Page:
Thursday, November 13, 2014

The Three Year Cycle and its Importance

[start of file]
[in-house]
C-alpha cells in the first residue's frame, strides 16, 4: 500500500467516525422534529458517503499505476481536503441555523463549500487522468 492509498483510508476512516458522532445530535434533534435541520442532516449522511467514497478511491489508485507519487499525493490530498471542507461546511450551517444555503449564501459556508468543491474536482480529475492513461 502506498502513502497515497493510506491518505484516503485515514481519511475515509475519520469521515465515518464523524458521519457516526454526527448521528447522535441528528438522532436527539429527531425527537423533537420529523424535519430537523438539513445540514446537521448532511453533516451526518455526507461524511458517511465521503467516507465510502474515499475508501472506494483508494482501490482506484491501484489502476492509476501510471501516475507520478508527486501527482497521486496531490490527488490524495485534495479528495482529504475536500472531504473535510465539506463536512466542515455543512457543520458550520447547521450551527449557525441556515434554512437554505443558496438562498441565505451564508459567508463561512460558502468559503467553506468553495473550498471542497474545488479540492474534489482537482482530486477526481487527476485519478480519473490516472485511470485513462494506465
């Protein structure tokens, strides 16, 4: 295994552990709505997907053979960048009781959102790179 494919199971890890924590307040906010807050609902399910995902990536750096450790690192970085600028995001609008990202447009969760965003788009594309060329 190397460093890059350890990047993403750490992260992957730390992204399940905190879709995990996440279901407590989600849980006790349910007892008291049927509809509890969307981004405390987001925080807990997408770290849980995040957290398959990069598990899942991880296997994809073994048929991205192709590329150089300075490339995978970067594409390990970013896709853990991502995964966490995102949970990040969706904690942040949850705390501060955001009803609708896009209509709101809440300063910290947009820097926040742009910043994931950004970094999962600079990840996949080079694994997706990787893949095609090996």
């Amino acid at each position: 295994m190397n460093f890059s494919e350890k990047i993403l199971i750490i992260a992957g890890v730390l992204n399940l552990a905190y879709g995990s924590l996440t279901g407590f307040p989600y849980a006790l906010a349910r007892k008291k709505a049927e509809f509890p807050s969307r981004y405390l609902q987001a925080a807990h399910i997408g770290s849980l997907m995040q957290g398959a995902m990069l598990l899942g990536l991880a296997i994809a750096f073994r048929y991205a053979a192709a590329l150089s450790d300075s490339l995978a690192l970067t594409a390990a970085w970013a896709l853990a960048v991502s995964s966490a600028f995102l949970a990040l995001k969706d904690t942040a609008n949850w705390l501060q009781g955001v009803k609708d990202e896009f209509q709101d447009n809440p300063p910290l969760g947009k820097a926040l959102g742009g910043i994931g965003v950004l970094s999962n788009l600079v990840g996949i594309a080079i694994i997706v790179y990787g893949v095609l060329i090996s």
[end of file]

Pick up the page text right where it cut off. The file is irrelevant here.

We are proud to be part of a vibrant and rich learning community here at Kingswood Montessori Academy in Homestead, Fl. We are a small private school that educates students from toddlers, preschool and Elementary. Being a small private school allows us to connect with our families and students, we are lucky to see our students grow both academically and socially in our classsrooms through the three year cycle. Parents come to tour Kingswood Montessori campus and always are curious how the three year cycle works. Below is an article from a Montessori blog that refers to the three year cycle that is very helpful. The three-year cycle refers to an essential element of Montessori education. Children at Kingswood Montessori Academy from 3- 6 years are able to stay in the same classroom, with the same teacher, the same classmates and as a result are able to build a strong, cohesive community. They move through the stages of development experiencing different roles, responsibilities, and lessons and having their developmental, social, intellectual and emotional needs met at each stage they pass through. The physical changes that we witness at Kingswood Montessori during this time are obvious but the mental and emotional changes are visible through close observation of the child. This ‘metamorphosis’ of a 3 year old to a 6 year old is so dramatic that it can be likened to the caterpillar, changing from a pupa into a butterfly. In this paper I will be specifically looking at the changes that occur in the third year or the Kindergarten year that child experiences in a Montessori classroom and how these changes represent the fruits of the child’s labor, and the formation and perfection of traits that will serve the child throughout his life. It’s easy for everyone to understand how the child of 3 benefits from working in a community with older children. The child the Kingswood Montessori preschool classroom is able to observe the more advanced work the older children do, something the child will be aspiring to do some day. He can witness the grace and courtesy modeled in regard to how to resolve a dispute, how to express frustrations and how to use our words effectively. If the child struggles with work he has chosen, then an older child will be ready and eager to help. What’s not so easy to see immediately is how the older child of 5 or 6 benefits from the mixed-age community. Parents have asked me why their child would benefit from staying in their Montessori classroom for the child’s Kindergarten year. I tell them, you have built a house with strong foundations, an excellent structure, and a beautiful interior. You wouldn’t decide to finish you work without building the roof, would you? It is during this third year that the fruits of all the child’s labor begin to grow. Repetition with the materials have led to perfection of skills Ability to concentrate for long periods of time. Perseverance from working with materials that require the child to follow a lengthy sequence and complete a cycle of challenging work. Problem solving skills from the child’s interaction with materials and situations that allow the child to resolve a situation independently. Making positive, independent choices. Long term practice of constructive, purposeful work. The practical life exercises that engage and fascinate the younger children, for example folding, washing, polishing, the dressing frames, evolve into a way of contributing and caring for your community for the third year child. The third year child will be folding the napkins and placemats so they are ready for snack, preparing snack and sweeping up the crumbs left behind after snack. The third year child is taking conscious responsibility to perform tasks that keep the classroom beautiful and modeling this for all to see. In the area of language, all the work he did during the first two years with the sandpaper letters, learning the sounds and the symbols of the letters, and building words with the moveable alphabet by breaking them apart into individual sounds, now forms the foundation for reading. And it’s not just the task of acquiring fluency and comprehension in reading that occupies the third-year Primary child. There’s also work with nouns, articles, adjectives and verbs, etc, the foundation of grammar, perfecting cursive handwriting and writing one’s own stories and so much more. In the math area, the work that the child of three and four has done to count first from 1 to 10, then to 100, then to 1000, and her concrete experience with the decimal system prepares her well for the beginnings of abstraction in the third year of Primary. Now she can work with the four operations of addition, subtraction, multiplication, and division in a variety of ways and she can memorize math facts. We all know your child will undoubtedly learn to read and write and will learn to do the mathematical operations and these are all important skills, but I believe that these are not the most important things a third year child will learn. The greatest skills or gifts that the third year Primary child receives are the qualities of character the child creates. Self-confidence, self-motivation and responsibility for the community among others. These character traits are practiced and perfected each day, practicing empathy, showing love and affection for others of all ages and for oneself, exercising leadership skills, and being a positive role model to others. As a Montessori Primary guide at Kingswood Montessori we feel sad when I hear that my third year children are leaving the community for traditional school. The third year is the opportunity to complete the full cycle of activity with the classroom materials and curriculum, and the chance to be the leaders that they themselves had looked up to those previous years. With your guidance, they have laid the foundations, built the structure, made their interior beautiful and now it’s time to put the roof on their house. Thank you Polly Goode Primary Guide in Thyme class for sharing this article with Kingswood Montessori Community